katy said...

No doubt this will be tough, but I'm impressed by your determination to make a dream come true. Very inspiring!

Kristin said...

Eeek! Such an adventure this will all be. You and Josh are already beating all the odds by getting married so young and still doing just fine, thank you. I know you guys will be okay. I admire all your plans for keeping the family intact, though. You guys rock. Josh rocks.

Hey, when it is time for medical school are you obviously hoping for a school near you? Or might you guys be moving then? That thought just occured to me.

sheree said...

Kyla- I just know this is going to work out for you and your family. Yes, it will be a tough road and a road full of compromise but you will get to where you need to be and you'll get there with dignity and grace.

Lori at Spinning Yellow said...

You are so level headed! I love your ideas for family time and for staying connected. It will work. I am bummed, though, that you can't fit in BlogHer!

Lisa b said...

I think, and I hope, that the older generation of doctor/teachers/professionals/ didn't spend as much time thinking about their work life balance. I think your lunch date plan sounds great.

This reminded me that the older NICU nurses used to point out, when one of the docs would say something idiotic about babies, that they had never been home when their own children were babies.

Amy Y said...

I think you guys are going to be fine. Better than fine. You're talking, planning, communicating... doing everything right. You'll be successful ~ I'm sure of it.

Cold Spaghetti said...

Hang in there. Doing any kind of professional school is tough as a parent... and maybe especially as a woman. People are very judgmental, which is annoying, but also can look past you for opportunities because they assume you can't or won't want to hack it. It is not a very family friendly environment. You all have been through so much already, this is just one more thing that you can conquer. I'm thrilled for you and to have someone else showing it's possible to do this sort of thing AND be a great parent.

~aj~ said...

Wow, I know it all seems a bit overwhelming (at least it does to me...you actually seem very calm about the whole thing!), but I am certain you guys will be fine. Because when it's all said and done, you and Josh are madly in love and are amazing parents. You'll do whatever it takes to keep your family unit strong and no doubt succeed in all your other endeavors as well.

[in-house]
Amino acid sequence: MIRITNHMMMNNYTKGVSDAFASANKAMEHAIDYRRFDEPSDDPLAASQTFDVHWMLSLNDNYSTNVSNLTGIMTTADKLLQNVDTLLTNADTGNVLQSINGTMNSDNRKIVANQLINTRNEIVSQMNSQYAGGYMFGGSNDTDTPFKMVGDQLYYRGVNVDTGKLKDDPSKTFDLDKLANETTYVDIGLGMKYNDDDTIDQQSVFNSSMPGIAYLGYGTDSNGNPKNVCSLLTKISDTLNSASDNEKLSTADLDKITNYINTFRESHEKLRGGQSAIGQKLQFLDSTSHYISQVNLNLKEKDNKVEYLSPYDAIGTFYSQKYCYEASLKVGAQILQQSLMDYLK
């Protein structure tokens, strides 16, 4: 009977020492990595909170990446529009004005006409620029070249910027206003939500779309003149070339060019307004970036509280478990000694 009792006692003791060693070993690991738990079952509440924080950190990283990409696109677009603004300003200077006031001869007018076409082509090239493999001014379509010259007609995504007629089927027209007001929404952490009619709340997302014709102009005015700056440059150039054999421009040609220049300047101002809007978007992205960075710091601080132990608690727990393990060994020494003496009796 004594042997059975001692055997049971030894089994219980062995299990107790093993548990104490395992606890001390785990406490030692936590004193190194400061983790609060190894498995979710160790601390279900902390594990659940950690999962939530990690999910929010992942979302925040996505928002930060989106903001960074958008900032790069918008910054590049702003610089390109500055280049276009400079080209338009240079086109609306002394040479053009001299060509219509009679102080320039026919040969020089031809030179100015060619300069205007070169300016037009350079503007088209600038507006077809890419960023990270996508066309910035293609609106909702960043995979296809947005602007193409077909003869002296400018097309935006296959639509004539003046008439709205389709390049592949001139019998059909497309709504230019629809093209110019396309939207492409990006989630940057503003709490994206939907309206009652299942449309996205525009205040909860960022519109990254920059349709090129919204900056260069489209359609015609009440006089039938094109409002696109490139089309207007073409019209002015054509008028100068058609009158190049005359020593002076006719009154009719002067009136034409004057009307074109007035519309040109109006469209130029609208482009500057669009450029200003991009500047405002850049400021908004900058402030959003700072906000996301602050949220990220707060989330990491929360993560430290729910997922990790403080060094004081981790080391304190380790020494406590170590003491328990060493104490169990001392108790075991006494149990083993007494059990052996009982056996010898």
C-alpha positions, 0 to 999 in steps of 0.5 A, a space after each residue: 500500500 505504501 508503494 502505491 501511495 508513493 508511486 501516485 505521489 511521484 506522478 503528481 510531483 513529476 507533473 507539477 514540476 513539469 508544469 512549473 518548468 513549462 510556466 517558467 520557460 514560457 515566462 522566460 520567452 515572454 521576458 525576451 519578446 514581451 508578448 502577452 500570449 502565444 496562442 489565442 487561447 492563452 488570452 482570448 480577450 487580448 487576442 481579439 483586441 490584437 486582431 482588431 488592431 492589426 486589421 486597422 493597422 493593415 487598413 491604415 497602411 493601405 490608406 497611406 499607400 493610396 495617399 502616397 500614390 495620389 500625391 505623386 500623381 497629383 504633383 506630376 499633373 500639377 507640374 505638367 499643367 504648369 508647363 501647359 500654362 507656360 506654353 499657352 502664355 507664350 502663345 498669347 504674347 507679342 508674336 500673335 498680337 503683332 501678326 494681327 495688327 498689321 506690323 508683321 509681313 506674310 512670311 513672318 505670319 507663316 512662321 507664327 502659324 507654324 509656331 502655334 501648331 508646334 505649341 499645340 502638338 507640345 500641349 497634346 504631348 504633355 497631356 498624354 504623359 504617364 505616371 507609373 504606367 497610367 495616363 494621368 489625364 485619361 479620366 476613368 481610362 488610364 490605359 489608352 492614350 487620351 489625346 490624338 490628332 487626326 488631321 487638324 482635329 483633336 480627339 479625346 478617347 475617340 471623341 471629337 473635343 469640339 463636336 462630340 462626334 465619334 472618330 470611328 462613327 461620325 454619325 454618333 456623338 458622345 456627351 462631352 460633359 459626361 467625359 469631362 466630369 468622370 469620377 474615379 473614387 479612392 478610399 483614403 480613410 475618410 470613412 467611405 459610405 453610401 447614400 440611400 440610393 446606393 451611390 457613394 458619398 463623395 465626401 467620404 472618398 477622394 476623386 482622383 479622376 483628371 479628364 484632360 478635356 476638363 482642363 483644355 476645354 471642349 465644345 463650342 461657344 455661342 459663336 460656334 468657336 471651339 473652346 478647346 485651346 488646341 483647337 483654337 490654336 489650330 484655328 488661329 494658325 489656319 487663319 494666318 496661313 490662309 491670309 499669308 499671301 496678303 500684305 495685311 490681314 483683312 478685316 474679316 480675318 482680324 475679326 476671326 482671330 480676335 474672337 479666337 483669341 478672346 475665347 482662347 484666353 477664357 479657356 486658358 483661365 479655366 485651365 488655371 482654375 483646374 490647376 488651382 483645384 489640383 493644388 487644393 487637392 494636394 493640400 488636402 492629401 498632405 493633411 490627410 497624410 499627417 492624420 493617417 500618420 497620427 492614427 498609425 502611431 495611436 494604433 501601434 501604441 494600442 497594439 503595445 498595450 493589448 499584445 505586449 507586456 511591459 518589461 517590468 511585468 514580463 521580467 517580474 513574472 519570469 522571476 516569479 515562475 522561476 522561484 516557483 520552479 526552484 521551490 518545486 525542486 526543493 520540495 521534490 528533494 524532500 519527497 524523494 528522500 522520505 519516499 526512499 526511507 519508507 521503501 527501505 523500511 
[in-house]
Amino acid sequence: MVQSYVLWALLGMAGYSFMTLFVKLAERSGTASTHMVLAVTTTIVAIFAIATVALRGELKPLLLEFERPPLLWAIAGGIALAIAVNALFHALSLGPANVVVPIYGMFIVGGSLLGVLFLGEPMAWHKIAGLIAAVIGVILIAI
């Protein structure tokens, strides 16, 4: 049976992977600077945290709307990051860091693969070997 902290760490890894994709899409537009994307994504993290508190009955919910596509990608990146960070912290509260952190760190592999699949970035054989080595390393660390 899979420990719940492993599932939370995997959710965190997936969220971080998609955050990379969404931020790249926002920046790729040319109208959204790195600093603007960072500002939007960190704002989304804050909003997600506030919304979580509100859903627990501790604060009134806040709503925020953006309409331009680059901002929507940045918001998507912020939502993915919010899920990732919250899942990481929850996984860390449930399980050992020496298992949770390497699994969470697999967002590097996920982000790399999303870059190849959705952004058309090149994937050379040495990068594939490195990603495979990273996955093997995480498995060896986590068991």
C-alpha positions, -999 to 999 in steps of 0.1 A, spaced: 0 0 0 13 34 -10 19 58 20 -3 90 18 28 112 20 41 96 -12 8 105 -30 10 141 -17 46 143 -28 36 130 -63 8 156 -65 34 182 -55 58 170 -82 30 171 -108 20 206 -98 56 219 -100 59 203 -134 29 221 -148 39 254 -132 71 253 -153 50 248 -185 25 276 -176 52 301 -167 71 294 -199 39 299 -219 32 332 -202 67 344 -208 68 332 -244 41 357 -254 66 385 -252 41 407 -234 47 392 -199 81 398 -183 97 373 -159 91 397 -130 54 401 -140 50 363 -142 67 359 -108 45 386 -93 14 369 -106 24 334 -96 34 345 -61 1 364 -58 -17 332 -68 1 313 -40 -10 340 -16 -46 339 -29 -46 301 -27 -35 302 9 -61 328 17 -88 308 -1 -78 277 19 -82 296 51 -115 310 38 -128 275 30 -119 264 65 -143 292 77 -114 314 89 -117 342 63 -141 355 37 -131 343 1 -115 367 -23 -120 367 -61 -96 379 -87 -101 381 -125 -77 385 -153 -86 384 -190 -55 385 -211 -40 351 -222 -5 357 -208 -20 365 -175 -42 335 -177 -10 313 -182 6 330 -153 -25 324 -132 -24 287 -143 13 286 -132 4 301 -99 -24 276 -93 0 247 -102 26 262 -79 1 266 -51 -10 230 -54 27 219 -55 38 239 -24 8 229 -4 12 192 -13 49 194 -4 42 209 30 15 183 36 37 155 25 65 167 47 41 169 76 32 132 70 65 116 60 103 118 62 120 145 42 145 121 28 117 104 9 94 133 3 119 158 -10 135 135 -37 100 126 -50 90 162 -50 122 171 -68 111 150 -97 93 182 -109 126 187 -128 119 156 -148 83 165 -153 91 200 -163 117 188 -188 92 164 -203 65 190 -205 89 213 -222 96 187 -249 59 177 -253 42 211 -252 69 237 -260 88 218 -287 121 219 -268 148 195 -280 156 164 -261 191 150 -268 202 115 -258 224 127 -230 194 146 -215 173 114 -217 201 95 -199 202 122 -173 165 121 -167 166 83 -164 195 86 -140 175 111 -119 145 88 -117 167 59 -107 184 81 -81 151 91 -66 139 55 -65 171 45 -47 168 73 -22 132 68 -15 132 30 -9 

I truly believe if anyone can do this, it is YOU, babe!

painted maypole said...

i love a girl with a plan

you have such a good head on your shoulders... both smarts and common sense. you can make it work, i truly believe that you can. because you've already overcome some pretty hefty obstacles. med school? meh. bring it on!

flutter said...

you know? I am constantly floored with how mature, how sensitive and loving you both are.

You impress me.

InTheFastLane said...

It will be a challenge. but, if you keep thinking and keep caring, you WILL make it.

runafteryou said...

Neglecting appropriate words of wisdom, I'll add, I'm so proud of the two of you. Can't wait to see how YOUR 'journey' unfolds!

Amelia said...

I think going into it with your eyes wide open will help immensely. I LOVE how the picture and post go together. And "tour of Bacon 2009" BWAHAHAHA! Funny stuff.

Woman in a Window said...

Holy heck, you've got your head screwed on right. Now...blogging...where are you going to squeeze bloggging in?

jo(e) said...

I like your approach! It sounds like you are doing all the right stuff to make this work.

Gwen said...

Love the aptness of that photo. Sounds like you're in a good starting place, which ought to make the inevitable curve balls easier to manage.

Janet said...

You are wise beyond your years, Kyla.

No Mother Earth said...

You have a very mature outlook. That, in itself, will take you very far.